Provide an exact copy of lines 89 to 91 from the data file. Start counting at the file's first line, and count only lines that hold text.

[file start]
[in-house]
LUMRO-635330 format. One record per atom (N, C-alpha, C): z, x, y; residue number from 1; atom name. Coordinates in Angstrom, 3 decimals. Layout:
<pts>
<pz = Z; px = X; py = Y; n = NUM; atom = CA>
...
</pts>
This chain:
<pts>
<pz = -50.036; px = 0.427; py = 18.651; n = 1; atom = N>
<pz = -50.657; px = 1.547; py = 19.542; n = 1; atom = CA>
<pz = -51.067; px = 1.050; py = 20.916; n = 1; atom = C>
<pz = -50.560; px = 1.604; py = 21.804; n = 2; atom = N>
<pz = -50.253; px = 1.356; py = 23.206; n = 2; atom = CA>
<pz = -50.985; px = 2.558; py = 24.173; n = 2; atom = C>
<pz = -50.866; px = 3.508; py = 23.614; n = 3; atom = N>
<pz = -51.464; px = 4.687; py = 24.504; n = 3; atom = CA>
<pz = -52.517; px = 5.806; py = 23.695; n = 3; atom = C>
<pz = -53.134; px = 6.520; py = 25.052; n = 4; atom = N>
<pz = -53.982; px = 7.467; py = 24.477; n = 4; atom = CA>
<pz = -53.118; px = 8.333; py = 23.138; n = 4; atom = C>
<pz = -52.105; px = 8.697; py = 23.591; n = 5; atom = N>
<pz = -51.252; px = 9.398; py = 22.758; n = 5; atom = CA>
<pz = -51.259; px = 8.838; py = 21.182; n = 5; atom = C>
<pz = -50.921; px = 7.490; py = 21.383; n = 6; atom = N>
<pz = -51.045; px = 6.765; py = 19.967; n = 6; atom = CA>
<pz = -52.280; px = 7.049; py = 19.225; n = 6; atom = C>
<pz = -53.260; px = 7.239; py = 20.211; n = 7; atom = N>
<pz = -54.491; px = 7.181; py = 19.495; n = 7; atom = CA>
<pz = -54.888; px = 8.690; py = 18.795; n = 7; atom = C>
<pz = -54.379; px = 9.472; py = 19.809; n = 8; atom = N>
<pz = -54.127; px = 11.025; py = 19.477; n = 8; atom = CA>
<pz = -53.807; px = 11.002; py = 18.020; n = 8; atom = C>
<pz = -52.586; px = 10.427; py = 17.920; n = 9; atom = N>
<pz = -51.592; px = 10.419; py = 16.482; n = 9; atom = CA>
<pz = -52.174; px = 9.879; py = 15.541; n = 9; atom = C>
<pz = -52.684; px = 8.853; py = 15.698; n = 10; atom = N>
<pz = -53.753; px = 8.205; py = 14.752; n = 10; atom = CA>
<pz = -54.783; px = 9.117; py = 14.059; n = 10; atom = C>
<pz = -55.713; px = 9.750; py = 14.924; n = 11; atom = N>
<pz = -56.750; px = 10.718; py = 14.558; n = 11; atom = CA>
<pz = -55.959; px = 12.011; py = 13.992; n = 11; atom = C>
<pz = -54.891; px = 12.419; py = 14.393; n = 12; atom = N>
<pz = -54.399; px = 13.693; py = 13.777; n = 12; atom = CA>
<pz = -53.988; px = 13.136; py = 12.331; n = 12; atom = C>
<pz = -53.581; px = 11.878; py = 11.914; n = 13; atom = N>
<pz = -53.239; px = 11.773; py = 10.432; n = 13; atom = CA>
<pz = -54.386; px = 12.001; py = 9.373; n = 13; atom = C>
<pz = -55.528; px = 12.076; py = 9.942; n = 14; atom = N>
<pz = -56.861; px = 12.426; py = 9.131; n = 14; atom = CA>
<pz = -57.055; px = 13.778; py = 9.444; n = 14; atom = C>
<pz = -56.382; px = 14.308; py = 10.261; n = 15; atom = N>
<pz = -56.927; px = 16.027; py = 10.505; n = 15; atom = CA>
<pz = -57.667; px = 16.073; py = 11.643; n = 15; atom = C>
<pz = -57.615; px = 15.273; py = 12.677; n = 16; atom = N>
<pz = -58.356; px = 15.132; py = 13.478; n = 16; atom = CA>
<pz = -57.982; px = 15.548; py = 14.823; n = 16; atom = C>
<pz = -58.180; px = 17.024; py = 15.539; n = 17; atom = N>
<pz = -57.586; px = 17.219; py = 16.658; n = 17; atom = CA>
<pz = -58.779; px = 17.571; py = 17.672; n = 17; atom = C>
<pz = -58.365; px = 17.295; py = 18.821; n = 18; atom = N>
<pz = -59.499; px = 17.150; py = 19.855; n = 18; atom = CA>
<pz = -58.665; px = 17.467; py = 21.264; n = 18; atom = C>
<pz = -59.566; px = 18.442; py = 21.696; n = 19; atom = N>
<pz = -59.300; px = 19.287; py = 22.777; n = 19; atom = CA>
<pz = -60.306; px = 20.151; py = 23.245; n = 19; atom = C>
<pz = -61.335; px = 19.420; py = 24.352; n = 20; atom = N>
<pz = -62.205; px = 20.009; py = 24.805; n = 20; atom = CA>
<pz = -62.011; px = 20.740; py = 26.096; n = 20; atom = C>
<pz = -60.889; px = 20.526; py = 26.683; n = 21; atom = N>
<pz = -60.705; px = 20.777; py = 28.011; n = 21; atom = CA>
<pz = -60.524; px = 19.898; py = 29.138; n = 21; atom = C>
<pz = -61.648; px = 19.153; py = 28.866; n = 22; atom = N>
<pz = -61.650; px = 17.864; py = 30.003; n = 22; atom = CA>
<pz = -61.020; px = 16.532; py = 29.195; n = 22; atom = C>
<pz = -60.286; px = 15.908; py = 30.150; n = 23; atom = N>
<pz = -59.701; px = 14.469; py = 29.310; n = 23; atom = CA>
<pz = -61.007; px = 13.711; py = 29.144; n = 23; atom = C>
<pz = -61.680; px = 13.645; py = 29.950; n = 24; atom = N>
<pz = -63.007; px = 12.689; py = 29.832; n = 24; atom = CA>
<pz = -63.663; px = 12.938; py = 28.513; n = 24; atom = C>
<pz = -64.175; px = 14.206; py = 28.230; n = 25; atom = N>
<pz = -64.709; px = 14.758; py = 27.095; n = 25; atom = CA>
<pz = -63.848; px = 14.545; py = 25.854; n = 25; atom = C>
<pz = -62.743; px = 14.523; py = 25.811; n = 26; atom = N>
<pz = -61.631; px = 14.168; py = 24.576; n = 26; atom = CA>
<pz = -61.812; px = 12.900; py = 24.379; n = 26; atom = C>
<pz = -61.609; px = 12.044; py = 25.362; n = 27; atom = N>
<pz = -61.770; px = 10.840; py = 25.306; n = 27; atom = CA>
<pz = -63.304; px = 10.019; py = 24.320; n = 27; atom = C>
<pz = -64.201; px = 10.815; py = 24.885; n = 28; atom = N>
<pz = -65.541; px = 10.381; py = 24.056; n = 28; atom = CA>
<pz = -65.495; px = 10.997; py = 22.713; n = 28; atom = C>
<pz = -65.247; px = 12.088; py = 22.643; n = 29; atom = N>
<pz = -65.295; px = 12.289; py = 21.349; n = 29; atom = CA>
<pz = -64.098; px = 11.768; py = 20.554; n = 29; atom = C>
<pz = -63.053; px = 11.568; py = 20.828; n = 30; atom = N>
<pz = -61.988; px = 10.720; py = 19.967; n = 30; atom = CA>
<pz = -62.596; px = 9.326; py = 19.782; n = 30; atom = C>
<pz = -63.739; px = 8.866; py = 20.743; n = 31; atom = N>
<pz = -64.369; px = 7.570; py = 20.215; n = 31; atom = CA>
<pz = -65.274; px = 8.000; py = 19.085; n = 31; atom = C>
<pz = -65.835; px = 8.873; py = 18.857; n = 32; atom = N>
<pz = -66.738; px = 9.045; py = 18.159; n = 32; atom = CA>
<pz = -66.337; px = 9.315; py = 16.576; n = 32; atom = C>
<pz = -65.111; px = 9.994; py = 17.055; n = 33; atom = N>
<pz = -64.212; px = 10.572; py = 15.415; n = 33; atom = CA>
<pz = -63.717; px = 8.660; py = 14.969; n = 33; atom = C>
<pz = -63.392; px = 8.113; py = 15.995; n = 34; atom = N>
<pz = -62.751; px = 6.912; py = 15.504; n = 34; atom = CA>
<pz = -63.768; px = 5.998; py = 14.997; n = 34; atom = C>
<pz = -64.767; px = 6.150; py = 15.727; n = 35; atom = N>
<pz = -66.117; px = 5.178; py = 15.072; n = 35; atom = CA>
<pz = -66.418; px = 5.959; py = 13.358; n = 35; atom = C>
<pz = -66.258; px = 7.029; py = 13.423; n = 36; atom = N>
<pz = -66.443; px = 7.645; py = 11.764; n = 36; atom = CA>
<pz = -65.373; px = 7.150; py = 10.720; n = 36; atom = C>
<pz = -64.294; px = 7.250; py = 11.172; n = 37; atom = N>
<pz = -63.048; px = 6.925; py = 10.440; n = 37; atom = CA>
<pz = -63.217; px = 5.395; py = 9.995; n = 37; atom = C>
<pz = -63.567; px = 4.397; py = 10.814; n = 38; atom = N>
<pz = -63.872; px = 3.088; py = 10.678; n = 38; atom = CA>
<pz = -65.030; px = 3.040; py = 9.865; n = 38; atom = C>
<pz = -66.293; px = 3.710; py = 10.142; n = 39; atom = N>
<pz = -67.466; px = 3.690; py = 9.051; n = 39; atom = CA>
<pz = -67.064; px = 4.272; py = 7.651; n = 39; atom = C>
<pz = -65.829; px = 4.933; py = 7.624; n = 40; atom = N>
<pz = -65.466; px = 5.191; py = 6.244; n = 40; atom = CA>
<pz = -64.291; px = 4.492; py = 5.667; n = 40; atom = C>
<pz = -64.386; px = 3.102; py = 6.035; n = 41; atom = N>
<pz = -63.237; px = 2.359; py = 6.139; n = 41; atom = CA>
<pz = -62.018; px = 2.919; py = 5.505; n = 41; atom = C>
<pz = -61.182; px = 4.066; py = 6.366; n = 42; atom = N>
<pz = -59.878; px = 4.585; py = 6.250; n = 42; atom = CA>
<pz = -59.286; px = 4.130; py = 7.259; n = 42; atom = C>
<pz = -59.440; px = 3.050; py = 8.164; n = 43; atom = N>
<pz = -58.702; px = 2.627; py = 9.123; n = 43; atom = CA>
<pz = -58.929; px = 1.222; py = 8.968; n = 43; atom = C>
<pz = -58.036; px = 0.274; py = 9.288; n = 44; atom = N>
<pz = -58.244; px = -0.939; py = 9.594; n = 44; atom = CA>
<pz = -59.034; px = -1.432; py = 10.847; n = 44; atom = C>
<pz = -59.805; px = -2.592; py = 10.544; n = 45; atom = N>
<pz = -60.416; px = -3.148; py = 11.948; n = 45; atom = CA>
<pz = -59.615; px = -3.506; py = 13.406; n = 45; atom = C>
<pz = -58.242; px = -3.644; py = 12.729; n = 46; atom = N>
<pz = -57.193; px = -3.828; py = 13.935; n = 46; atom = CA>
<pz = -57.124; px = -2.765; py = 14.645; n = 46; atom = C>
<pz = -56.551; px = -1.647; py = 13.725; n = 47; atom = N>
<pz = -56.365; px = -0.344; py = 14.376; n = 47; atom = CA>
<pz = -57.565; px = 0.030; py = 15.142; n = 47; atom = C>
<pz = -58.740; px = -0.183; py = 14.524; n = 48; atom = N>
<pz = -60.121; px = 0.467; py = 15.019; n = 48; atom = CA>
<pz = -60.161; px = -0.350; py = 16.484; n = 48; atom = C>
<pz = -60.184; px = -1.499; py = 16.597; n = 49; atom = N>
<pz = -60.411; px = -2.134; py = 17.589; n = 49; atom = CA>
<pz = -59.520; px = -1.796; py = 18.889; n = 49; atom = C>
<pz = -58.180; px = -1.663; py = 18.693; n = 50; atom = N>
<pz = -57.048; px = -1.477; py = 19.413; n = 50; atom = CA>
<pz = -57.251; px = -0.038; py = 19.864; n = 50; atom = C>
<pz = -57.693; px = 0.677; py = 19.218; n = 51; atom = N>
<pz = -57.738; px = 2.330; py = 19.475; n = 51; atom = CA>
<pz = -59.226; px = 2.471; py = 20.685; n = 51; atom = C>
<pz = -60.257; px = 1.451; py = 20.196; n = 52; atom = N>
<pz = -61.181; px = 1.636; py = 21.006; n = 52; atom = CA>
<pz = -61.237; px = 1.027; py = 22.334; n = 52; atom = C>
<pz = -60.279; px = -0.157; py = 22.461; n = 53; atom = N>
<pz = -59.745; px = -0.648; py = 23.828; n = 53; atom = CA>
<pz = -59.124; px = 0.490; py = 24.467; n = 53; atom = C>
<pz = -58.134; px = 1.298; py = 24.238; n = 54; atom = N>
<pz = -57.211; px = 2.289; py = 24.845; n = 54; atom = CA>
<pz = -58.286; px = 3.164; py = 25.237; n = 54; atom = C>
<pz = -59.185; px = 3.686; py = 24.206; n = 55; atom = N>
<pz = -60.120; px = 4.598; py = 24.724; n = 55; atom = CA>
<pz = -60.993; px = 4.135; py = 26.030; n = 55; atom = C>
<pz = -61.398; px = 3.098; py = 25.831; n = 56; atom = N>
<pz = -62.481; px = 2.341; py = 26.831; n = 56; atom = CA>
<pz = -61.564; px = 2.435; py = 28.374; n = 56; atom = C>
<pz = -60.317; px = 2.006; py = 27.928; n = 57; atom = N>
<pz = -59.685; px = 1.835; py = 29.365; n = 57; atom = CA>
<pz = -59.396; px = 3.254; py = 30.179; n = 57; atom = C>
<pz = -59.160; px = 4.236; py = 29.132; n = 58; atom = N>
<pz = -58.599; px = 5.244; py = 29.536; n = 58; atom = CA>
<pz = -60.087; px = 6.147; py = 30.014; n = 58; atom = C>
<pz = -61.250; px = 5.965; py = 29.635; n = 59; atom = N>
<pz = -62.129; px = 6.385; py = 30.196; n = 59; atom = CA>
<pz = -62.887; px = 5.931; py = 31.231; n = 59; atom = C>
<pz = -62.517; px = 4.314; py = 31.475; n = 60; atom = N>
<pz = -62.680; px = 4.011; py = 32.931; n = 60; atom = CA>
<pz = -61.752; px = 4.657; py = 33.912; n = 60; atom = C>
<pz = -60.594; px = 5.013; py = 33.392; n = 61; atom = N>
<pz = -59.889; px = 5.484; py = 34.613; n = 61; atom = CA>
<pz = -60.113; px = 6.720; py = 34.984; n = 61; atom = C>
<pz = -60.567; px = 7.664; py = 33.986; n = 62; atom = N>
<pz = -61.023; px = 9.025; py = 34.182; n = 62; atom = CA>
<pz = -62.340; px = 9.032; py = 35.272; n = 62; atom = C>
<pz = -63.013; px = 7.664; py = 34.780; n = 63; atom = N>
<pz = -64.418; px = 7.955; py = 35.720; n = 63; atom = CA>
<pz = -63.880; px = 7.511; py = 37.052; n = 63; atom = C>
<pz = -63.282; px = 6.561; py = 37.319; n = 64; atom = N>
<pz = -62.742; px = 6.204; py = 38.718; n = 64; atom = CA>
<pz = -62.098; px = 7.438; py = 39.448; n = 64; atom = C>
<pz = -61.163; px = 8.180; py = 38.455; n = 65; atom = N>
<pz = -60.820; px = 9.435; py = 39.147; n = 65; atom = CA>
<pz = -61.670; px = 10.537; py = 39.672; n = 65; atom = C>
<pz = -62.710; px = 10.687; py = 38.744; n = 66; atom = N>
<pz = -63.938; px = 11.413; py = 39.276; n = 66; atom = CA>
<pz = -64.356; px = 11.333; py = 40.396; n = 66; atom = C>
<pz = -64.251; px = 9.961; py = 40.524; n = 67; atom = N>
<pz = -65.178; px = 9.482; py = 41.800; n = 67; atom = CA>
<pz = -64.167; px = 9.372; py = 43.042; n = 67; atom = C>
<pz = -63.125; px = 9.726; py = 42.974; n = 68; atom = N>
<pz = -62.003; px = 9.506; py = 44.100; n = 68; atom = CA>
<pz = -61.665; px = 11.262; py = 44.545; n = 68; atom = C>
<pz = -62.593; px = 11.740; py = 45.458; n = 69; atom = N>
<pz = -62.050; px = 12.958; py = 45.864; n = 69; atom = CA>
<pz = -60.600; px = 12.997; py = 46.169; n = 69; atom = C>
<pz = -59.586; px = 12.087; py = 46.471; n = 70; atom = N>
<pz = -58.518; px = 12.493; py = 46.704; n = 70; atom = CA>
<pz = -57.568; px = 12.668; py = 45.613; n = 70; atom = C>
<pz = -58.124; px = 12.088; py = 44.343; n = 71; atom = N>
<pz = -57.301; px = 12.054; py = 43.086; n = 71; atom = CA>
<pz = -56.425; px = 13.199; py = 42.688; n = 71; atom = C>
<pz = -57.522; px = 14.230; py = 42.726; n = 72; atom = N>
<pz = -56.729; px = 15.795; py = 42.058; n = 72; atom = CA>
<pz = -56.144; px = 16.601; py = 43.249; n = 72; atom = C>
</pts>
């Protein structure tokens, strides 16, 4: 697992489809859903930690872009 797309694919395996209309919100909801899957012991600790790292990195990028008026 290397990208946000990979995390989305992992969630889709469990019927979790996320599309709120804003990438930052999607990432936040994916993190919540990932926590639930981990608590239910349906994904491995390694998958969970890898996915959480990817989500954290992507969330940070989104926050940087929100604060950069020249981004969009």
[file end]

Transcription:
<pz = -63.304; px = 10.019; py = 24.320; n = 27; atom = C>
<pz = -64.201; px = 10.815; py = 24.885; n = 28; atom = N>
<pz = -65.541; px = 10.381; py = 24.056; n = 28; atom = CA>